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Indoor vs Outdoor Soccer: What Are the Real Differences?

Playing soccer in Toronto during the winter is an interesting challenge. It was my first real introduction to indoor soccer. I’m not talking futsal or arena soccer here. It was a full-sized field that had been constructed inside a building.

That’s also when I learned the first lesson of playing indoor soccer: watch out for the turf seams. My indoor soccer cleats got stuck in a seam as I went for a ball. As I twisted out of the tackle, a wonderfully unappealing sound came from my quad muscle.

There are some other lessons to learn if you are transitioning from outdoor soccer to indoor soccer, especially if you plan to play on a smaller pitch or follow futsal rules. Here’s what you’ll want to know.

#1. There is no sliding with indoor soccer. To be fair, you probably wouldn’t want to slide anyway. The turf that I was playing on was like one of those artificial putting greens that you see at some golf courses. If you’re used to the outdoor game, going down for a tackle is still a difficult habit to get out of sometimes.

#2. There are no throw-ins with indoor soccer. On a full-sized soccer field, you’ll still have a throw-in. On the smaller indoor pitch, however, throw-ins go away. You just plunk the ball down as if you are taking a free kick and go from there.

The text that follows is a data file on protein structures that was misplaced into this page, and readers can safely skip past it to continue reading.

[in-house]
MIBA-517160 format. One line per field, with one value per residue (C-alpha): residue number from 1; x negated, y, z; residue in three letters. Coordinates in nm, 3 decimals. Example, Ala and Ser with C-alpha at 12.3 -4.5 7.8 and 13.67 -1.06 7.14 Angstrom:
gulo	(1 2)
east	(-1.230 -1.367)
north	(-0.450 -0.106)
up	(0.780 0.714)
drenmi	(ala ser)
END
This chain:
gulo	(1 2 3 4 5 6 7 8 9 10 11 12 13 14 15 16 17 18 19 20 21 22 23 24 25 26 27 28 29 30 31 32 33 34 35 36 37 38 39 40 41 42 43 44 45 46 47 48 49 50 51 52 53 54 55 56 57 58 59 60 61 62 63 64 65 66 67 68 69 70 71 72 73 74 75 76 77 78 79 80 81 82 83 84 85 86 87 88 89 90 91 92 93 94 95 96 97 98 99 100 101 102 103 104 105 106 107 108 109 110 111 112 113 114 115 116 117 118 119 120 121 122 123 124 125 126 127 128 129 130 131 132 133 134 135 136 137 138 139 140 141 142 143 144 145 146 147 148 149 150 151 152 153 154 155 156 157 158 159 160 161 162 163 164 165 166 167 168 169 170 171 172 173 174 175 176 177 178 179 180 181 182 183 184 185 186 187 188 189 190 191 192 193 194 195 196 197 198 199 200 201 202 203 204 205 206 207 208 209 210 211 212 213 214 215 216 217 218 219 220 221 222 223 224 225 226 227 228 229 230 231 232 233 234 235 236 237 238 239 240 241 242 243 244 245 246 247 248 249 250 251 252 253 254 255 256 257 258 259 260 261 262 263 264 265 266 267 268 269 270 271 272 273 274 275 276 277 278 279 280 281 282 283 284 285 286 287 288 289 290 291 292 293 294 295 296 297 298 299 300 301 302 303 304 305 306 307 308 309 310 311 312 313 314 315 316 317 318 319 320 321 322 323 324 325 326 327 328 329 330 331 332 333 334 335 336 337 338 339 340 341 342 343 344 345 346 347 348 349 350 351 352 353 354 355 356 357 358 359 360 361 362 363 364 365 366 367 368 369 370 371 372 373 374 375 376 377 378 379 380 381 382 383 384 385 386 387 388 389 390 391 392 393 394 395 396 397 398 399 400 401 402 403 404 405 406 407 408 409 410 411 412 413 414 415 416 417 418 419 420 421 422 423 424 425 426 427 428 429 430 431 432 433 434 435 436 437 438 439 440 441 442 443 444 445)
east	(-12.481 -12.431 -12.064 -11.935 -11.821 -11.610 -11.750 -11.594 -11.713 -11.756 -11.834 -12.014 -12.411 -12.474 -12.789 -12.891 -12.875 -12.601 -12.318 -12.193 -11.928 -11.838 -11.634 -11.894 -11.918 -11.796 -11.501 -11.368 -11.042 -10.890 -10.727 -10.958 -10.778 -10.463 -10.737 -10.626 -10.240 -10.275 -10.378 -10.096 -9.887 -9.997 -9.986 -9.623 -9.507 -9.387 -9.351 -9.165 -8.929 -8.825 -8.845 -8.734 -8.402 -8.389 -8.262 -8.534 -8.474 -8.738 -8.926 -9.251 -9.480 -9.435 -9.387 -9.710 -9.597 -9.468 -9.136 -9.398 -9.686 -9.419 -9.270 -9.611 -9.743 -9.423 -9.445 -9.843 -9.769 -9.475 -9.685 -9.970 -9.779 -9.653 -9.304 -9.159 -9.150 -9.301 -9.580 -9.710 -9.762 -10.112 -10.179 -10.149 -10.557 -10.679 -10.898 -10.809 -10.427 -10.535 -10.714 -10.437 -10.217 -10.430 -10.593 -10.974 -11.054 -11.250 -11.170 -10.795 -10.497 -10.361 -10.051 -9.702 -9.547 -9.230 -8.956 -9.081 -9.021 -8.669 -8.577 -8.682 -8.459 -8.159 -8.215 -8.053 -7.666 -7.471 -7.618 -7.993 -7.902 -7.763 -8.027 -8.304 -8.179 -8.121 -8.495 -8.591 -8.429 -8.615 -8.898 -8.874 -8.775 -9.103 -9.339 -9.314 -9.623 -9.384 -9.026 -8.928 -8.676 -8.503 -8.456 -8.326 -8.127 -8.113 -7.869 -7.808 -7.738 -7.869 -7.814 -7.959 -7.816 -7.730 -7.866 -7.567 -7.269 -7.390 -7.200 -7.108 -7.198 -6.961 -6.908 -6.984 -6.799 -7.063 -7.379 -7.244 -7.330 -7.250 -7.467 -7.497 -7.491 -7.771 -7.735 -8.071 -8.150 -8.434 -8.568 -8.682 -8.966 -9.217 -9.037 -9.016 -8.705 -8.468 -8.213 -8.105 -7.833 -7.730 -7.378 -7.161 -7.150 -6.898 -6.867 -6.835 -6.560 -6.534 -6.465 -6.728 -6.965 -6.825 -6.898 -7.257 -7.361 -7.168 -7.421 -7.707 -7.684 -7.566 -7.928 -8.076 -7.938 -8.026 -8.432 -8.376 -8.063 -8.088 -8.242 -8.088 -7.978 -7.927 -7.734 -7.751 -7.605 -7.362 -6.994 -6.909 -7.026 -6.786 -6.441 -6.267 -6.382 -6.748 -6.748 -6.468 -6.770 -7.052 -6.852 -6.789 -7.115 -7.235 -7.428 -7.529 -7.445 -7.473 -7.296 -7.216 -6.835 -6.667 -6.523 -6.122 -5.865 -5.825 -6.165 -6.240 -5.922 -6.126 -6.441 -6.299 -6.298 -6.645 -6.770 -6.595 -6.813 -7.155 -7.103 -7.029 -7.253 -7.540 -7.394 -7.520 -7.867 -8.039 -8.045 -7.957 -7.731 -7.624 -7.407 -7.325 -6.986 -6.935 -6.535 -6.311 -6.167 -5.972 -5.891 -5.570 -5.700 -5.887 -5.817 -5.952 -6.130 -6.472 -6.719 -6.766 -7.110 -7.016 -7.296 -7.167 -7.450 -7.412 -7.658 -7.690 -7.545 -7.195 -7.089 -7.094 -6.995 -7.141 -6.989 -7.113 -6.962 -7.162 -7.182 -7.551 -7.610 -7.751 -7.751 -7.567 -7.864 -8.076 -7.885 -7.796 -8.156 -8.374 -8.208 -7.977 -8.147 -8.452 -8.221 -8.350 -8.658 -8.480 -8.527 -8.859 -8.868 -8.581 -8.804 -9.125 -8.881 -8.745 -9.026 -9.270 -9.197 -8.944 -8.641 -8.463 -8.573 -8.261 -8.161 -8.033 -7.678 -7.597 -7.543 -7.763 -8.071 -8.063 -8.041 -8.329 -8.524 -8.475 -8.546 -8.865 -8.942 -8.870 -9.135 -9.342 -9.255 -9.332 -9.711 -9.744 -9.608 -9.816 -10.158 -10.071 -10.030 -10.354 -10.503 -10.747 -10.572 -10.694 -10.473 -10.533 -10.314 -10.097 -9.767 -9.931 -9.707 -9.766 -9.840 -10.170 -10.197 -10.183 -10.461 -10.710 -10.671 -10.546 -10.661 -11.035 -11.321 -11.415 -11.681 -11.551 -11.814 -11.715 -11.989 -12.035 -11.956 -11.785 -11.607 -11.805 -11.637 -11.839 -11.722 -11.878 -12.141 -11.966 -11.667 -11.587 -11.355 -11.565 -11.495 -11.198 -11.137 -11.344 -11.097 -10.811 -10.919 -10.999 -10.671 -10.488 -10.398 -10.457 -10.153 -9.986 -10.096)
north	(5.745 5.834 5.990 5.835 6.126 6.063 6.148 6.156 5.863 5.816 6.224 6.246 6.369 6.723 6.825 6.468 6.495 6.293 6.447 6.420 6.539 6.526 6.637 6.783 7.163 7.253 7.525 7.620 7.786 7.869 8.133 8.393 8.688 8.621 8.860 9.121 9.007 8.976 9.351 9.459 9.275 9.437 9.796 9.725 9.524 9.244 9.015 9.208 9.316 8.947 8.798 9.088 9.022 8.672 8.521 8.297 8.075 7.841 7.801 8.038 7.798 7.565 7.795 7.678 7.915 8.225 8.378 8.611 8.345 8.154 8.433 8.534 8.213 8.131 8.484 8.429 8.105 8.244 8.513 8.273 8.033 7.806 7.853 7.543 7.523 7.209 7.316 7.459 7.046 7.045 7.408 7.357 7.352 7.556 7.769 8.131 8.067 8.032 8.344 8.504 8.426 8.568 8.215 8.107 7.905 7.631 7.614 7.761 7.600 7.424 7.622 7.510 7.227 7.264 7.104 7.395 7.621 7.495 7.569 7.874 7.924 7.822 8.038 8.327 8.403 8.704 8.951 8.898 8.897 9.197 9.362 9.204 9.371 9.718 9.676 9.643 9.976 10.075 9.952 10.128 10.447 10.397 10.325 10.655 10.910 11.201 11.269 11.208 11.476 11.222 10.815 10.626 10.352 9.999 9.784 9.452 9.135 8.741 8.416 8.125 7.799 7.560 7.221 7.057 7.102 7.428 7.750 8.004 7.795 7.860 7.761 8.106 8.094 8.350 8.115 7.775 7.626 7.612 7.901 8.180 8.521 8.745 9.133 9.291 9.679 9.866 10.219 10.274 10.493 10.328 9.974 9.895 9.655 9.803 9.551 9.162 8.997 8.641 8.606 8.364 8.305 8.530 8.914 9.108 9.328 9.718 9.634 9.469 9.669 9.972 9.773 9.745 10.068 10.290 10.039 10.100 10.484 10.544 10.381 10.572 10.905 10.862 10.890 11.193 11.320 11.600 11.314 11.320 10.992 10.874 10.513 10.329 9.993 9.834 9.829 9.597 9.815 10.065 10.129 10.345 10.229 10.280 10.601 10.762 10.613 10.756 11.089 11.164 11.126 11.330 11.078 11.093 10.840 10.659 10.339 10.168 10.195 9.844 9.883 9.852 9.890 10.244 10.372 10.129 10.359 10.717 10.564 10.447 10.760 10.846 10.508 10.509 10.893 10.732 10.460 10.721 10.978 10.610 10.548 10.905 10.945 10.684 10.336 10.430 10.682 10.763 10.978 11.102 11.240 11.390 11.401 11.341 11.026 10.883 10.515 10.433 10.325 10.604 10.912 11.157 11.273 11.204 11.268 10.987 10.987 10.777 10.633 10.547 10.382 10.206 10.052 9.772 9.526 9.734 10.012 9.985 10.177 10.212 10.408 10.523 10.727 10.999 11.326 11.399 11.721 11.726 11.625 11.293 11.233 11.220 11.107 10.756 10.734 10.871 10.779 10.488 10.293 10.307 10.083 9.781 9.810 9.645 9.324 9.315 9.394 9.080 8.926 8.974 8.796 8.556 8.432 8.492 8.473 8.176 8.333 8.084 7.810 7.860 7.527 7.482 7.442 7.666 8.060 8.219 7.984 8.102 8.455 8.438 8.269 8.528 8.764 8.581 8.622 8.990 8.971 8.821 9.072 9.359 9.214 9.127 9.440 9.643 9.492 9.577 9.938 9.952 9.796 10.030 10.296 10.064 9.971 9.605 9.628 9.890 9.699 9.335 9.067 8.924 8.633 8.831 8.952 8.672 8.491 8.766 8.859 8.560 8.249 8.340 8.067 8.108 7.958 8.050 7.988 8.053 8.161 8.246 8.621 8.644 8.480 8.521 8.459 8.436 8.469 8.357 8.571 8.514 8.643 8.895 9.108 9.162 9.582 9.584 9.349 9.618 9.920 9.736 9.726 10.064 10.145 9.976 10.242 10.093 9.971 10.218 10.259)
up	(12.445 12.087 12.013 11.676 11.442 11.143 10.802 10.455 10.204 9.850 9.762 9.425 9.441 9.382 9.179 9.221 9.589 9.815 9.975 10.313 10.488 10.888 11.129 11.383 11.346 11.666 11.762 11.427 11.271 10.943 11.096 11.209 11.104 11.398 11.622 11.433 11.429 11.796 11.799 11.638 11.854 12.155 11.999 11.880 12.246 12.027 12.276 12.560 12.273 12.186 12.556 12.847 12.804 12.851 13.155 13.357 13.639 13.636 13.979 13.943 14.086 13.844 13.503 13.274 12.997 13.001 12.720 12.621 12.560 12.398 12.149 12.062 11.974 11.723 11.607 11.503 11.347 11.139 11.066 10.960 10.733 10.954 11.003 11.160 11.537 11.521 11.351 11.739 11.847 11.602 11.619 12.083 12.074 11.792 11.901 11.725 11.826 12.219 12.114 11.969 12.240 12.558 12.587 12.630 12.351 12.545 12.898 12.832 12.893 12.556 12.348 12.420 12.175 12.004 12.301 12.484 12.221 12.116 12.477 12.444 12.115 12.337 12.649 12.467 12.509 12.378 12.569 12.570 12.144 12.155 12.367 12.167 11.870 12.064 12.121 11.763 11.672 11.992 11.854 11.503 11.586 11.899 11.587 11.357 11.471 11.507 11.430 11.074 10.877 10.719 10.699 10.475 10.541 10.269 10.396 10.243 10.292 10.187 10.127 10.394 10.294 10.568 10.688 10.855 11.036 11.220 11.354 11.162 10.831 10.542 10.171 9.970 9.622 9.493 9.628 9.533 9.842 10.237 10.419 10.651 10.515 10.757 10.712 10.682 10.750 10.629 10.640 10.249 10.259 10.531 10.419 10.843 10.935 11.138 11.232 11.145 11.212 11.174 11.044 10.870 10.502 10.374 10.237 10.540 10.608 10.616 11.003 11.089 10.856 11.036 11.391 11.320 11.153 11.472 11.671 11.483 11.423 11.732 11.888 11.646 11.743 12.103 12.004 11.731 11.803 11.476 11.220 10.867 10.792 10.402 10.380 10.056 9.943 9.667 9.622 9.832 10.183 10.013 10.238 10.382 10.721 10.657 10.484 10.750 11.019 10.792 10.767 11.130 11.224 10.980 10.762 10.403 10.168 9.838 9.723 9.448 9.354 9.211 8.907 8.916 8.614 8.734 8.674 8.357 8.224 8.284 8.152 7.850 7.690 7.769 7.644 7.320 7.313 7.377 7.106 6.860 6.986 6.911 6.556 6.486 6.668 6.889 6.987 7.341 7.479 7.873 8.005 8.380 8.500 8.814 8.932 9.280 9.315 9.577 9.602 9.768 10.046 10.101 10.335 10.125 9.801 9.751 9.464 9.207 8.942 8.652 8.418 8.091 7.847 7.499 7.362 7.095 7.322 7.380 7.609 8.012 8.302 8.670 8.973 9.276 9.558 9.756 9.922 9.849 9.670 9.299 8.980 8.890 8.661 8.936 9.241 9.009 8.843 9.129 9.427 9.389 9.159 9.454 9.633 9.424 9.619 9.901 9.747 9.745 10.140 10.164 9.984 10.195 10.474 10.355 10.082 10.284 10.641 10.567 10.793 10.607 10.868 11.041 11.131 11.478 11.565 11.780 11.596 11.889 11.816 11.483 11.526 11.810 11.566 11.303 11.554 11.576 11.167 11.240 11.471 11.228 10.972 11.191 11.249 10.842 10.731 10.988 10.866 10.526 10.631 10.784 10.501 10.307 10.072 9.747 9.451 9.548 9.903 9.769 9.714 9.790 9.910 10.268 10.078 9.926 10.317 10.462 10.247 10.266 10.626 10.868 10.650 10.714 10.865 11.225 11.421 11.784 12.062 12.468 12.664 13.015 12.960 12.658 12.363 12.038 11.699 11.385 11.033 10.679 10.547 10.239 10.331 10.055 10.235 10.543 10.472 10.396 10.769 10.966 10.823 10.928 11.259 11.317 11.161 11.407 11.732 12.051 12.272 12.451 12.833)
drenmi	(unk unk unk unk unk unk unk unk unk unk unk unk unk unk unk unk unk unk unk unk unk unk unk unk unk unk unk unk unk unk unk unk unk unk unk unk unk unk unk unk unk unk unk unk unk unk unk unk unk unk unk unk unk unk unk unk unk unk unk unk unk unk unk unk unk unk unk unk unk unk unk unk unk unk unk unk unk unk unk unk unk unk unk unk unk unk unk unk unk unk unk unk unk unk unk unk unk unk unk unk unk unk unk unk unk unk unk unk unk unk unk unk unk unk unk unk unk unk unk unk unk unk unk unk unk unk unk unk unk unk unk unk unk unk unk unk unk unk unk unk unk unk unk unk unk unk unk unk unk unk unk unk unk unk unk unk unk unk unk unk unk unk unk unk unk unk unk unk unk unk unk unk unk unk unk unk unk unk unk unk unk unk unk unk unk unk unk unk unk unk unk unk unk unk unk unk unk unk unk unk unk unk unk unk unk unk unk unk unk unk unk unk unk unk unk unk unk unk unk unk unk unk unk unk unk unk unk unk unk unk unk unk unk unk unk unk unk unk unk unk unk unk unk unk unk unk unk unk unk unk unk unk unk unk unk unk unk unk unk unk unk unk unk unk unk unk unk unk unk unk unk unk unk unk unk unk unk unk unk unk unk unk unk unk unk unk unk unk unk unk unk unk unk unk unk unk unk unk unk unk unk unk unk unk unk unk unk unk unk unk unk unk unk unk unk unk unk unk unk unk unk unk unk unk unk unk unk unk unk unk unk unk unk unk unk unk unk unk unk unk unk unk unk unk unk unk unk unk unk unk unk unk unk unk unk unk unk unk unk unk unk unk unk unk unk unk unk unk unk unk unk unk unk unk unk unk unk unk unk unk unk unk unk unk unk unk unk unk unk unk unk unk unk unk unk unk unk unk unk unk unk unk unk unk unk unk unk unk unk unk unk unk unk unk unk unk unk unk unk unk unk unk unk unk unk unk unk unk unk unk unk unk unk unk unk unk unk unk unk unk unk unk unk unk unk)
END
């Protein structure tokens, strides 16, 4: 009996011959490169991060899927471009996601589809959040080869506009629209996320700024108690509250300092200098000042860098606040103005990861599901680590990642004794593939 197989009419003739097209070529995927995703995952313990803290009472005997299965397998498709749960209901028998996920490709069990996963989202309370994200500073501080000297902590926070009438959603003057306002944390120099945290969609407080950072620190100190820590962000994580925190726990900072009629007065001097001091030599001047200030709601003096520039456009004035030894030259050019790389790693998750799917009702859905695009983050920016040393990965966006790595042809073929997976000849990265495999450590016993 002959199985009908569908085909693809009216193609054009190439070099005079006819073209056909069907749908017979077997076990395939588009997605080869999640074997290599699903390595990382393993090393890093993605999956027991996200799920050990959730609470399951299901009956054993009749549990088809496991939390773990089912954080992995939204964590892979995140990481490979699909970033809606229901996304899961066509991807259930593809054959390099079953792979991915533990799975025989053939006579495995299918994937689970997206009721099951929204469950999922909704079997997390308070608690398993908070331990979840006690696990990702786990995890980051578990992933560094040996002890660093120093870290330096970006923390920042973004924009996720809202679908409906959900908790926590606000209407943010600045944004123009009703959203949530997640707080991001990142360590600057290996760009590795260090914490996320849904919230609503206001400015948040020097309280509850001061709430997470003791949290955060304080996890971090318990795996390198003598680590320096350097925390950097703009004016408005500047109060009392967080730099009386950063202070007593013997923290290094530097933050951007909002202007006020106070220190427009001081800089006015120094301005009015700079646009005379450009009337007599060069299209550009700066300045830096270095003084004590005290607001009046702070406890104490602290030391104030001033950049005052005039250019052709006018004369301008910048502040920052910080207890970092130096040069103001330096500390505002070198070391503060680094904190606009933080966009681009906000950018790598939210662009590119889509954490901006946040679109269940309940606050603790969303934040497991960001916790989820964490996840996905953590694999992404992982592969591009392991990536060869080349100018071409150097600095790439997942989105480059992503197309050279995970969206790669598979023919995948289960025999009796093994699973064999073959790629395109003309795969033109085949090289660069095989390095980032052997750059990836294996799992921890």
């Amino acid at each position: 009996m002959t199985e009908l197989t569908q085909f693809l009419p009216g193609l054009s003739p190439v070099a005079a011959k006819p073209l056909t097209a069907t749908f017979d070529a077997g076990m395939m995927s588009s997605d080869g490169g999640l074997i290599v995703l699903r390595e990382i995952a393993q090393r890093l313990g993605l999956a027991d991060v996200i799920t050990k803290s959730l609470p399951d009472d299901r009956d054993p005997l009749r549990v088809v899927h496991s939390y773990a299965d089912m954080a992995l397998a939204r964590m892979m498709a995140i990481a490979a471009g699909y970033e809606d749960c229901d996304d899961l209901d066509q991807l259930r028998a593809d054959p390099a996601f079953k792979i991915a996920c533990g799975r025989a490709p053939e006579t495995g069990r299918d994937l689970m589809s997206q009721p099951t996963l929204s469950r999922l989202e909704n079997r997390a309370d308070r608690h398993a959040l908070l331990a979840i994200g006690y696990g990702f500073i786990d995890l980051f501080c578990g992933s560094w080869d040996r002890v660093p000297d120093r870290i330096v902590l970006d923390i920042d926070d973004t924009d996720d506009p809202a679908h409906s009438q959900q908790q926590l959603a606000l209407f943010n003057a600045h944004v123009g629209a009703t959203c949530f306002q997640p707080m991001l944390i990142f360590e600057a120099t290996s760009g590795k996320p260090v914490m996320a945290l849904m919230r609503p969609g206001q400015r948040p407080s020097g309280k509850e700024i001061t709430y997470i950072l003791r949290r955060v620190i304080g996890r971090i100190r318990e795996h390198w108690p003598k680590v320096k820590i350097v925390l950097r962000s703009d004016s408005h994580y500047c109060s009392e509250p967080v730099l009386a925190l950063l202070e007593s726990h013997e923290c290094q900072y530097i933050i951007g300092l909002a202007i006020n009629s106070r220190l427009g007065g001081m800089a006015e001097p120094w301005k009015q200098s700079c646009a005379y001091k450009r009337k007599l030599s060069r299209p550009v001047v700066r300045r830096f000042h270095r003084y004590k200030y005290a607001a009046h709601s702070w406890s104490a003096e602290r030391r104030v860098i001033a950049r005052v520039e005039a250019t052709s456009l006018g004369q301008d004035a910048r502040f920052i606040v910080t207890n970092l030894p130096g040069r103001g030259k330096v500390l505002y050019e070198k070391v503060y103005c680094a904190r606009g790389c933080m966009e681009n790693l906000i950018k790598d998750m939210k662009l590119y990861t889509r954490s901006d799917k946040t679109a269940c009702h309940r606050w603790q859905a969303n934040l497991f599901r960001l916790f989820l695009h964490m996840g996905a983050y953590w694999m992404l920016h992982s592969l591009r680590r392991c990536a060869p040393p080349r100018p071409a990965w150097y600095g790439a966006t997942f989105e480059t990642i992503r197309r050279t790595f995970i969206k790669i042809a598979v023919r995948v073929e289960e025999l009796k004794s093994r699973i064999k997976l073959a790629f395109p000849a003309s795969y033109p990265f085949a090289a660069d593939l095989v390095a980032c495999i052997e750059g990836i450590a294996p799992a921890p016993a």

#3. The walls are your friend when playing indoors. On smaller indoor courts, the walls are fair game when it comes to passing or shooting. Use them to your advantage if you happen to be playing. It’s tougher to judge the angle of a wall shot. Just watch out for the ceiling. The other team gets a free kick if you send the ball flying too high.

#4. Inside soccer rarely has an offside rule. This is the biggest adjustment to make for many players. You can be holding a defensive line, have the offensive player streak by you before the ball is passed, and think that you’ve set an effective trap. Wrong. In my case, with the full pitch, we still played with assistant referees, so the offside rule applied. In futsal or other indoor rules, don’t expect it.

#5. The shoes for indoor soccer are different. After wearing soccer cleats for most of my life, a pair of indoor soccer shoes felt like heaven. You don’t have the same “rocking” motion that cleats tend to have, especially when you’re playing on hard ground. There is added grip to the sole of the shoe so it feels like you’re wearing a cleat as you play. Just make sure your shoes fit right. An ill-fitting pair of indoor soccer shoes can cause blisters to form pretty rapidly.

The amount of fun that you get from indoor vs outdoor soccer is very much the same. The indoor game has a faster pace to it and you might find some floor burns instead of grass stains happening. Even the gear is similar, except for the shoes. Grab what you need and find a game near you.

Even in the middle of the winter.

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